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Saturday 01 January 2000

The relative bioavailability of salbutamol to the lung using urinary excretion following inhalation from a novel dry powder inhaler: the effect of inhalation rate and formulation.

By: Chege JK, Chrystyn H.

Respir Med 2000 Jan;94(1):51-6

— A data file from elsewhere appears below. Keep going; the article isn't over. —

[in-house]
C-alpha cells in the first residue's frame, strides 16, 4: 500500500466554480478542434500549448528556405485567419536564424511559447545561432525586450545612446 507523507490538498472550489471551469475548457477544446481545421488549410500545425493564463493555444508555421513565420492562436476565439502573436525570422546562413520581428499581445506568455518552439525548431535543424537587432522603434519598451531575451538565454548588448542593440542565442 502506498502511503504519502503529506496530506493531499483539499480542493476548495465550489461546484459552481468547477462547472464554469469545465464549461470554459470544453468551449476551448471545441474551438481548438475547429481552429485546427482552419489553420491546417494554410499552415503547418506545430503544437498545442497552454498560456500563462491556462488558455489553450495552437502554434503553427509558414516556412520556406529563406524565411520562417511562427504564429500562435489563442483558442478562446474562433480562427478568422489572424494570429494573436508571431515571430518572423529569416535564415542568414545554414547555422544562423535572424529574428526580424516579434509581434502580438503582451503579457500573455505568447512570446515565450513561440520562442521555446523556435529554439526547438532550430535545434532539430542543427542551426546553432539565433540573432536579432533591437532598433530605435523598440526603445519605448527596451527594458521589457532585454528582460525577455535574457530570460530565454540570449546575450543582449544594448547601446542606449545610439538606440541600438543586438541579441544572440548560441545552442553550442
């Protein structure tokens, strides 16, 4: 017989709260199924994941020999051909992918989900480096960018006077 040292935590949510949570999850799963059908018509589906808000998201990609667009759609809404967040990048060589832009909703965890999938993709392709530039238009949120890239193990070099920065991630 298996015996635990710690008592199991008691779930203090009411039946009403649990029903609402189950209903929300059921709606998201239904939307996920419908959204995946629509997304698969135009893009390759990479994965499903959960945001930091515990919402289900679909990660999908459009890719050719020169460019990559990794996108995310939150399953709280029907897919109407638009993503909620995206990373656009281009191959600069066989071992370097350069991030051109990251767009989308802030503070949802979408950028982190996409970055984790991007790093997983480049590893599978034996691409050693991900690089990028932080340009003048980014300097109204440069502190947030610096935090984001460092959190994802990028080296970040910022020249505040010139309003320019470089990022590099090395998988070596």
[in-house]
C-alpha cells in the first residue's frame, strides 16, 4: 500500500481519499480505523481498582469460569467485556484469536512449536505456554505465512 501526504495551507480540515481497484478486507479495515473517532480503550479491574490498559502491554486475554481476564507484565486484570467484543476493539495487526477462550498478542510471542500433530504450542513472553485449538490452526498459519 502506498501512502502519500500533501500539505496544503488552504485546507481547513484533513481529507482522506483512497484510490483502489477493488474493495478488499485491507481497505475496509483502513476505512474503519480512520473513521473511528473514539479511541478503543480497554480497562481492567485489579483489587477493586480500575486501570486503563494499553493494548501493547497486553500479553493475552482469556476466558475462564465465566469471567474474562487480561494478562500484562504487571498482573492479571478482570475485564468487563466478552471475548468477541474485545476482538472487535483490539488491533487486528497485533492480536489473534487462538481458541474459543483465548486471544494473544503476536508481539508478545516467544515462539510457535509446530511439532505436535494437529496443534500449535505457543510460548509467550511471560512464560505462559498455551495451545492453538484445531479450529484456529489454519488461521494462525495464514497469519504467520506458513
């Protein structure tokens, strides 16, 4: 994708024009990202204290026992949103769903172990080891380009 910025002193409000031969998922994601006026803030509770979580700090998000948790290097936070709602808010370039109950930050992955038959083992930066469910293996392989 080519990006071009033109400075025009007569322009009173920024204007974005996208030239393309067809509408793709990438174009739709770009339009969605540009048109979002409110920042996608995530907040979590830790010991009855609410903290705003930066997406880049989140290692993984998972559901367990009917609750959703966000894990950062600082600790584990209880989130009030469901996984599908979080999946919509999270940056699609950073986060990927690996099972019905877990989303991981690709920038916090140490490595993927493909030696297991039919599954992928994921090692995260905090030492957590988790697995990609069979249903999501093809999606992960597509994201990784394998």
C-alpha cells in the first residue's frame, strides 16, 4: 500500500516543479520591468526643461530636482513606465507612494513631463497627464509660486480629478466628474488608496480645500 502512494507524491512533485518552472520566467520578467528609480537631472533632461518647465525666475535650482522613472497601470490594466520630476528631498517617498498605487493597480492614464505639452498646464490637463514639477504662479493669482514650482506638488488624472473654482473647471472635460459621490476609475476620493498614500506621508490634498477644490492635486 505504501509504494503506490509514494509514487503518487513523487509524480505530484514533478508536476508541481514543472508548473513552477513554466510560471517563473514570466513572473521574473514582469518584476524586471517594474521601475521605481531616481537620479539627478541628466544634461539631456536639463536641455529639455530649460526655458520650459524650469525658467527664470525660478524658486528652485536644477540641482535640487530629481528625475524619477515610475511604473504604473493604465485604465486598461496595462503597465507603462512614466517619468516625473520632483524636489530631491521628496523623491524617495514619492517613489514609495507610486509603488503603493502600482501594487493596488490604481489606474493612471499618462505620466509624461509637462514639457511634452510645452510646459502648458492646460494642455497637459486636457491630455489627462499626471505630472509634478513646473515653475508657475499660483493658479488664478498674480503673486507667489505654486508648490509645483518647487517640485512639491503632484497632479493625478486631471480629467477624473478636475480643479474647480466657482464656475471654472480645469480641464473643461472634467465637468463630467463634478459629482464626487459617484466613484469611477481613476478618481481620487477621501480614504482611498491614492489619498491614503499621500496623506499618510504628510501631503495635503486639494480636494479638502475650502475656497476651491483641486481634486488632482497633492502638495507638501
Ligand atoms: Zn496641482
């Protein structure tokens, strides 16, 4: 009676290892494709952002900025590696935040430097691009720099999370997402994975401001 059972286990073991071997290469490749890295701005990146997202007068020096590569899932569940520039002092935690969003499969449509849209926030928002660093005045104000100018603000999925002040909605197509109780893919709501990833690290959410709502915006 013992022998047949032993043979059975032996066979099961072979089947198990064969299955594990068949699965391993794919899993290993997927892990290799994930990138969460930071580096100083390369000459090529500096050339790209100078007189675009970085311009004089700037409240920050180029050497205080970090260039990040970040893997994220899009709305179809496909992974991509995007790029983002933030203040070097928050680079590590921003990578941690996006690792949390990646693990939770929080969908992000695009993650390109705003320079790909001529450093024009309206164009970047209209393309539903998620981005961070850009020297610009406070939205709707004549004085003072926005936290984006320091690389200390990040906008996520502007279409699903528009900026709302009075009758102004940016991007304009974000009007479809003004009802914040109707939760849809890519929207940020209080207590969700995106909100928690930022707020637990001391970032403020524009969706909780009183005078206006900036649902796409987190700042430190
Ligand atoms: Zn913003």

Each dry powder inhaler has a different resistance so that a respirable dose can be generated from the formulation by the patient's inspiratory effort. It is important to recognize that this effect is achievable. The inspiratory flow characteristics of asthmatics inhaling through a Clickhaler were determined. In a separate study 10 volunteers inhaled separate 2 x 100 microg salbutamol doses from a Clickhaler (ML Laboratories plc U.K.). Two different formulations (one with a high and one with a low respirable fraction) were each inhaled using an inspiratory flow of 30 and 60 l min(-1). A urine sample was collected 30 min post inhalation and then pooled for the next 24 h. The mean (SD) inhalation rate of 24 asthmatics when they inhaled from a Clickhaler was 37.3 (14.6) l min(-1). The mean (SD) urinary salbutamol excretion during the first 30 min, by the volunteers, using the high respirable dose formulation at 30 and 60 l min(-1) was 5.59 (1.87) and 4.62 (1.49) microg respectively (P<0.01). Similar values using the low respirable dose formulation were 4.84 (1.58) and 3.86 (2.14) microg. There was no significant difference between the amounts excreted in the 24 h post-dose. The different 30-min urinary excretions following inhalation of the two formulations suggest a link between the relative bioavailability of salbutamol to the lung and the respirable dose, and that a slow inhalation rate should be used when using a Clickhaler. The patient study shows that this rate is achieved by most asthmatics without further training.

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